Espoused, Engaged or Married?

(Espoused, engaged or married?) Bible Question.

Question:

“In Matthew 1:18, 19 the Bible says that Mary was espoused to Joseph, and that he was called her husband. Does this mean that, today, an engaged couple are actually married?”

Answer:

The term “espoused” (or “betrothed” as some other translations have it) in Scripture does not exactly mean “engaged” nor “married”. It is kind of “in between” in our use of the terms. The espousal or betrothal was actually a contract to be married. This was usually arranged by the parents of the groom and the bride

The young couple did not choose each other, but the choice was made for them. Sometimes children of eight years or ten years or fourteen years would be “espoused” or “betrothed” to each other by their families. Then, when the time came (at about eighteen or twenty for young men, from fourteen to seventeen for young women), the actual “wedding” took place.

An example of this is found in Deuteronomy 20:7, when God gave directions about a young man who might be chosen to go to war:

Has anyone become pledged to a woman and not married her? Let him go home, or he may die in battle and someone else marry her. (New International Version)

The wedding had not yet taken place, and thus the marriage had not yet be consummated. The same principle is found with regard to the relationship of Joseph and Mary.

This is how the birth of Jesus the Messiah came about: His mother Mary was pledged to be married to Joseph, but before they came together, she was found to be pregnant through the Holy Spirit. Because Joseph her husband was faithful to the law, and yet did not want to expose her to public disgrace, he had in mind to divorce her quietly. – Matthew 1:18, 19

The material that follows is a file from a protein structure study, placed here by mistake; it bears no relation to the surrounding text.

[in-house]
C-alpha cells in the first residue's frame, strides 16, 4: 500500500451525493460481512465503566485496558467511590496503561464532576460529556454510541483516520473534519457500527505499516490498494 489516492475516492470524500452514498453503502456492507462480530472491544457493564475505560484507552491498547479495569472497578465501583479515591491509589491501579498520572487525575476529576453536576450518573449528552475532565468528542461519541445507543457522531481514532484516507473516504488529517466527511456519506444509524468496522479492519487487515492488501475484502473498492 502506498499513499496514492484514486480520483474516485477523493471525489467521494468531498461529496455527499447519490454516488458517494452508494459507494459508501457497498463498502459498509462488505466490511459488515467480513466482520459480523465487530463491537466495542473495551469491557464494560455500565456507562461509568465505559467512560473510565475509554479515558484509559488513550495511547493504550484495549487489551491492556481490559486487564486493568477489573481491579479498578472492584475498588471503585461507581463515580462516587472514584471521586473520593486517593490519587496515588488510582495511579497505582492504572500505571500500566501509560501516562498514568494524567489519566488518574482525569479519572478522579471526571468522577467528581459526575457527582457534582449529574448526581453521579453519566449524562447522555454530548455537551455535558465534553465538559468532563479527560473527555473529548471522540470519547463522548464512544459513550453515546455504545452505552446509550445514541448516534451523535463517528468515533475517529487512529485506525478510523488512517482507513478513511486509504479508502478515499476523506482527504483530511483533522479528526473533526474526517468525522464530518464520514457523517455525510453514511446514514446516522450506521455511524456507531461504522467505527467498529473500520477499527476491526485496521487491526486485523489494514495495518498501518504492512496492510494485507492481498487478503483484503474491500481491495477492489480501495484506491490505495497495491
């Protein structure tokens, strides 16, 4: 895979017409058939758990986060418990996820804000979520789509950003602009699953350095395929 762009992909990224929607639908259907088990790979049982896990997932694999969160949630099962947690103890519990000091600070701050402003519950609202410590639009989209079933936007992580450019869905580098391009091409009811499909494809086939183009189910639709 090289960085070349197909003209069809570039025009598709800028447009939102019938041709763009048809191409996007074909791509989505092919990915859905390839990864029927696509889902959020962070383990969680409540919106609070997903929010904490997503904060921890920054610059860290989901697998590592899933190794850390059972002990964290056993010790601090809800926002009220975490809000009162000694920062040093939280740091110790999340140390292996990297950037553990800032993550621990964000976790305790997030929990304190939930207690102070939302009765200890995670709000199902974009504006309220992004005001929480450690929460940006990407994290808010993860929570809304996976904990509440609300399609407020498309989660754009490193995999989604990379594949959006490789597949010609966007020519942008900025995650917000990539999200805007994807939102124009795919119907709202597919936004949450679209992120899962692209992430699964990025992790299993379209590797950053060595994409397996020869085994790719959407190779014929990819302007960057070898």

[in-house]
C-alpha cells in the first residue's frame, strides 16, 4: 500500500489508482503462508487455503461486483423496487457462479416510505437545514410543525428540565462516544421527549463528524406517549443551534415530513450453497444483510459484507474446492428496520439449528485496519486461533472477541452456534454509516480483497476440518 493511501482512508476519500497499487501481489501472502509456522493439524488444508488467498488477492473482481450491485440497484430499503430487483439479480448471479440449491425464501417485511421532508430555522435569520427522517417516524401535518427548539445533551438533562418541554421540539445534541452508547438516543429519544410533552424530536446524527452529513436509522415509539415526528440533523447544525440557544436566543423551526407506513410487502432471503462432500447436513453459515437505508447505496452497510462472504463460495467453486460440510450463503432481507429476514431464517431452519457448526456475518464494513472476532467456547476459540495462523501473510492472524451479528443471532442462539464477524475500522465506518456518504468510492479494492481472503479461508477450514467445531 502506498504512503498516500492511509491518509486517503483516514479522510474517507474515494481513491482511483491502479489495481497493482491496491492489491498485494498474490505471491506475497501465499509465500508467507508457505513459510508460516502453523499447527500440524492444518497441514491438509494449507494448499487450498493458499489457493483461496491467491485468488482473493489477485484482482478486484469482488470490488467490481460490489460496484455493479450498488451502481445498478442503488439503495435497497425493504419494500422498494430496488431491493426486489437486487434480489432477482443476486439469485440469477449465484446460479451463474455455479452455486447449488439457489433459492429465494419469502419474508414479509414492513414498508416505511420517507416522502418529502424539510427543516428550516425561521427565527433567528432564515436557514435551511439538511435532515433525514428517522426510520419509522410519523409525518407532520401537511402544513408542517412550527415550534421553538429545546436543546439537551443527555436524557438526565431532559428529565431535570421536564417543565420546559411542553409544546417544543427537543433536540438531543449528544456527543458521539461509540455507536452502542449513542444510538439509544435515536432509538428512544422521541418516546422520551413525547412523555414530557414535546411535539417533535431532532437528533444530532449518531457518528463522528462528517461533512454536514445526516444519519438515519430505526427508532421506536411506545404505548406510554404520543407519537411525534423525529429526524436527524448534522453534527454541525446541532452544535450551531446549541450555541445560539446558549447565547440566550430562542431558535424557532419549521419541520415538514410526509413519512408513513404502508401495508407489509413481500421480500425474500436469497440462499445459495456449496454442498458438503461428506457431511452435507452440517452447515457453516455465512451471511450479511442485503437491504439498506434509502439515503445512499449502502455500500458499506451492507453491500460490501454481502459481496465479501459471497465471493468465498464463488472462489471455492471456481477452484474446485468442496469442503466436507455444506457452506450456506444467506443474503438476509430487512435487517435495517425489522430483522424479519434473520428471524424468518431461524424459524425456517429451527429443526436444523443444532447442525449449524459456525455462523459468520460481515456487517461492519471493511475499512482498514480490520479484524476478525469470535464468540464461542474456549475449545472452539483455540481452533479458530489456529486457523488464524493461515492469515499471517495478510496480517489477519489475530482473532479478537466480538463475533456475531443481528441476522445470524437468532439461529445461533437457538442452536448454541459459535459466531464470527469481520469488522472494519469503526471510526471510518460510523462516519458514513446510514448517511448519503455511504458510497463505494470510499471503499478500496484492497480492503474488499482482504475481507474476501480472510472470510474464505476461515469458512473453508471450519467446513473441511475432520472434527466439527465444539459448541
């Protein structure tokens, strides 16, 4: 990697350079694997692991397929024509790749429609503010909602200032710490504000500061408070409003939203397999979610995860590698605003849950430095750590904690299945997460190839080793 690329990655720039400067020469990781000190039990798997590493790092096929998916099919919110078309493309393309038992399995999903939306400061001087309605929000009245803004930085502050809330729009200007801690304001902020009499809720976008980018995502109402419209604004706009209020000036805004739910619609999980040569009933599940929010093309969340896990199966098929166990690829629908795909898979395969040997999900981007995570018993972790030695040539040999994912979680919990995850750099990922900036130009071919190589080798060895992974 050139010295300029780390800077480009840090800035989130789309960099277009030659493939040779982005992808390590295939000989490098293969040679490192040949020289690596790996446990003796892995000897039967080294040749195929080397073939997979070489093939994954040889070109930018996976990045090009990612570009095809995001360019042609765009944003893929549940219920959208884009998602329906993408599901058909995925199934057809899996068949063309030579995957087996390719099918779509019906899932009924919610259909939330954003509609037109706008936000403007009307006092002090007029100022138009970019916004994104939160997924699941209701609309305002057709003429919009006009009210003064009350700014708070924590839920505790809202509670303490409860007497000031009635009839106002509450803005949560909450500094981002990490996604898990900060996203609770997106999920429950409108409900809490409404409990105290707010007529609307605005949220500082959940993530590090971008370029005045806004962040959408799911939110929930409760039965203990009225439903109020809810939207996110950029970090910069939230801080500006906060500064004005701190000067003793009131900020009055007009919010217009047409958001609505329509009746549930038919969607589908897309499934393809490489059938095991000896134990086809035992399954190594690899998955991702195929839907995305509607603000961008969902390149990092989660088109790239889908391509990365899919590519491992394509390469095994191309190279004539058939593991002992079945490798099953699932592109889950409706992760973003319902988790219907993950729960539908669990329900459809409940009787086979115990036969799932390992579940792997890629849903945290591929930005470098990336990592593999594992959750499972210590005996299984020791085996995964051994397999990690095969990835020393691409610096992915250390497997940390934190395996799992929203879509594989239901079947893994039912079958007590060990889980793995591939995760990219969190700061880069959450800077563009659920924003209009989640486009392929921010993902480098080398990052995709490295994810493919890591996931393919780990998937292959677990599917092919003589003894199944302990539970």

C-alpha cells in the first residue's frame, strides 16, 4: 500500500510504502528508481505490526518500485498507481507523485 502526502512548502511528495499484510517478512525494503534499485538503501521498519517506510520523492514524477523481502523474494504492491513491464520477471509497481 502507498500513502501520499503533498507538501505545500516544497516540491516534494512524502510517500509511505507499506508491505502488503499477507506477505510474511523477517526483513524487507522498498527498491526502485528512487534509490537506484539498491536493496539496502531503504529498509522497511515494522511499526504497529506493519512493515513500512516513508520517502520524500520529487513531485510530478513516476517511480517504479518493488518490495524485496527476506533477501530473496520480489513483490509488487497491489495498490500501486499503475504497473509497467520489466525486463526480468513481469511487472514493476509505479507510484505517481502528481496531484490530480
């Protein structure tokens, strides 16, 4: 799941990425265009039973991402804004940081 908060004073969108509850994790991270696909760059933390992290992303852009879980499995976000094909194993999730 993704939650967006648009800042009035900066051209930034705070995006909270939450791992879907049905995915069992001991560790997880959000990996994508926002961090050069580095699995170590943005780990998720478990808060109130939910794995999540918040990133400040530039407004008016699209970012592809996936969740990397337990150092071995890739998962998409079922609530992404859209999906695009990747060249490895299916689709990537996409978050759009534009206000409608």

Notice that Joseph was her husband, even though they had not “came together”.

The betrothed couple was considered to be (by contract) married, so if Joseph wanted to end the relationship, he had to divorce her. Even though there had not yet been a wedding and they had not yet consummated their relationship, they were still considered “bound” to each other. And the only way to release that bond was divorce.

Our engagements of today are not like that. The marriages customs (and laws) of modern, Western cultures are different. With us, it is the wedding, with its vows and official pronouncements, that the contract is made and sealed. And then the sexual union usually follows immediately, not years later.

Related articles concerning dating and marriage found on this blog:

Can I Ever Get Married?

Sex Without Getting Married

Did God Allow Polygamy?

Will We Know Each Other in Heaven?

Maintaining Sexual Self-Control

How Long Should a Couple Date Before Getting Married?

Dating and the Single Christian (Part 1)

Dating and the Single Christian (Part 2)

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